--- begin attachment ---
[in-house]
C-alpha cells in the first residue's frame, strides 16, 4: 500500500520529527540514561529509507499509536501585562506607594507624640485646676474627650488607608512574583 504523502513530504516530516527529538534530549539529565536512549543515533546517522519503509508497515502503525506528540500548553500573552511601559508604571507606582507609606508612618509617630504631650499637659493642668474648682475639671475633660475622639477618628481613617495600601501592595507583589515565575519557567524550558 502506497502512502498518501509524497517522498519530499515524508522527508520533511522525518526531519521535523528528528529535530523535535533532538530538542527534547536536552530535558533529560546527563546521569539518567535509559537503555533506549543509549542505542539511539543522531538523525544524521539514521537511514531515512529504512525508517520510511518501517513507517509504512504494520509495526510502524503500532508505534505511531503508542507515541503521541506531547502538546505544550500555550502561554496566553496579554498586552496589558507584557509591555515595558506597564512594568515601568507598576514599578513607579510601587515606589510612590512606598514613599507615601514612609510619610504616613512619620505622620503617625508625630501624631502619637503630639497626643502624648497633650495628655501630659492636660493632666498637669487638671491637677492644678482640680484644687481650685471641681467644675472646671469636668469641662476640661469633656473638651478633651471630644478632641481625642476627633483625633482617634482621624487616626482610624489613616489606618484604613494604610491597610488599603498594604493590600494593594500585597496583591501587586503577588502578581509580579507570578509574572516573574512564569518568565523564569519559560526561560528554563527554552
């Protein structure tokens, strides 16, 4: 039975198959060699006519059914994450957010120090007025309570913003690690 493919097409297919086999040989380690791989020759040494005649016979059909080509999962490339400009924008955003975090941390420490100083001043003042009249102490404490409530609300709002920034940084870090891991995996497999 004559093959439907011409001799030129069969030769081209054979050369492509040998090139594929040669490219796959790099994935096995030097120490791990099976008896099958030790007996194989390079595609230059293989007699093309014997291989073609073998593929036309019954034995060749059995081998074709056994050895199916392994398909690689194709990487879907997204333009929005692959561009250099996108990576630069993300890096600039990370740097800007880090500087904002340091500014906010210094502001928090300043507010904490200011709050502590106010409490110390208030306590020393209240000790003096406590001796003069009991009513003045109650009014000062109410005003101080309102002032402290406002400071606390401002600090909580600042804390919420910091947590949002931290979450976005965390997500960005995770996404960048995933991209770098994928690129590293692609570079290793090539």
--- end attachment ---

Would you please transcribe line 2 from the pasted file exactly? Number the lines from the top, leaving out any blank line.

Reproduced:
C-alpha cells in the first residue's frame, strides 16, 4: 500500500520529527540514561529509507499509536501585562506607594507624640485646676474627650488607608512574583 504523502513530504516530516527529538534530549539529565536512549543515533546517522519503509508497515502503525506528540500548553500573552511601559508604571507606582507609606508612618509617630504631650499637659493642668474648682475639671475633660475622639477618628481613617495600601501592595507583589515565575519557567524550558 502506497502512502498518501509524497517522498519530499515524508522527508520533511522525518526531519521535523528528528529535530523535535533532538530538542527534547536536552530535558533529560546527563546521569539518567535509559537503555533506549543509549542505542539511539543522531538523525544524521539514521537511514531515512529504512525508517520510511518501517513507517509504512504494520509495526510502524503500532508505534505511531503508542507515541503521541506531547502538546505544550500555550502561554496566553496579554498586552496589558507584557509591555515595558506597564512594568515601568507598576514599578513607579510601587515606589510612590512606598514613599507615601514612609510619610504616613512619620505622620503617625508625630501624631502619637503630639497626643502624648497633650495628655501630659492636660493632666498637669487638671491637677492644678482640680484644687481650685471641681467644675472646671469636668469641662476640661469633656473638651478633651471630644478632641481625642476627633483625633482617634482621624487616626482610624489613616489606618484604613494604610491597610488599603498594604493590600494593594500585597496583591501587586503577588502578581509580579507570578509574572516573574512564569518568565523564569519559560526561560528554563527554552